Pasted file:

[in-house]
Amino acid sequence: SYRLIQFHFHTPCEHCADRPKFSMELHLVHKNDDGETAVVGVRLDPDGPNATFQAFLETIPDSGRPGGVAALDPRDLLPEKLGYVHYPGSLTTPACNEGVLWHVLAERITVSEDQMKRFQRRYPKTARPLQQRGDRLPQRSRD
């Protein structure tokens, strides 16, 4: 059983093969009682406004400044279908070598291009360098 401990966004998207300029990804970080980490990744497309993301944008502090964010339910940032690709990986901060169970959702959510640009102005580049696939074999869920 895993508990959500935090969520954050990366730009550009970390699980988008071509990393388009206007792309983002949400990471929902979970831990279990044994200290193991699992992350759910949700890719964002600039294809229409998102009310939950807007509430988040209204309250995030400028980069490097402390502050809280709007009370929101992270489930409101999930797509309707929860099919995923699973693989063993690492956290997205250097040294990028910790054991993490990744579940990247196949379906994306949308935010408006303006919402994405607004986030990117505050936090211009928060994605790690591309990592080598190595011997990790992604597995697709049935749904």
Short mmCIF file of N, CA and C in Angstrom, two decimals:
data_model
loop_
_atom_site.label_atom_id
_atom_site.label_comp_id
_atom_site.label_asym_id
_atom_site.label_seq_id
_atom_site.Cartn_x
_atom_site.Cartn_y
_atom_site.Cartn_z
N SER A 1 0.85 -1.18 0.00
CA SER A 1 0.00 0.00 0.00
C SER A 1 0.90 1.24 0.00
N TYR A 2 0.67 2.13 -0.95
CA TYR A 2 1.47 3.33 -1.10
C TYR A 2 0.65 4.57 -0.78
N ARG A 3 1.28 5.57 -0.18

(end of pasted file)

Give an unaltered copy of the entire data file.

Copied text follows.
[in-house]
Amino acid sequence: SYRLIQFHFHTPCEHCADRPKFSMELHLVHKNDDGETAVVGVRLDPDGPNATFQAFLETIPDSGRPGGVAALDPRDLLPEKLGYVHYPGSLTTPACNEGVLWHVLAERITVSEDQMKRFQRRYPKTARPLQQRGDRLPQRSRD
């Protein structure tokens, strides 16, 4: 059983093969009682406004400044279908070598291009360098 401990966004998207300029990804970080980490990744497309993301944008502090964010339910940032690709990986901060169970959702959510640009102005580049696939074999869920 895993508990959500935090969520954050990366730009550009970390699980988008071509990393388009206007792309983002949400990471929902979970831990279990044994200290193991699992992350759910949700890719964002600039294809229409998102009310939950807007509430988040209204309250995030400028980069490097402390502050809280709007009370929101992270489930409101999930797509309707929860099919995923699973693989063993690492956290997205250097040294990028910790054991993490990744579940990247196949379906994306949308935010408006303006919402994405607004986030990117505050936090211009928060994605790690591309990592080598190595011997990790992604597995697709049935749904």
Short mmCIF file of N, CA and C in Angstrom, two decimals:
data_model
loop_
_atom_site.label_atom_id
_atom_site.label_comp_id
_atom_site.label_asym_id
_atom_site.label_seq_id
_atom_site.Cartn_x
_atom_site.Cartn_y
_atom_site.Cartn_z
N SER A 1 0.85 -1.18 0.00
CA SER A 1 0.00 0.00 0.00
C SER A 1 0.90 1.24 0.00
N TYR A 2 0.67 2.13 -0.95
CA TYR A 2 1.47 3.33 -1.10
C TYR A 2 0.65 4.57 -0.78
N ARG A 3 1.28 5.57 -0.18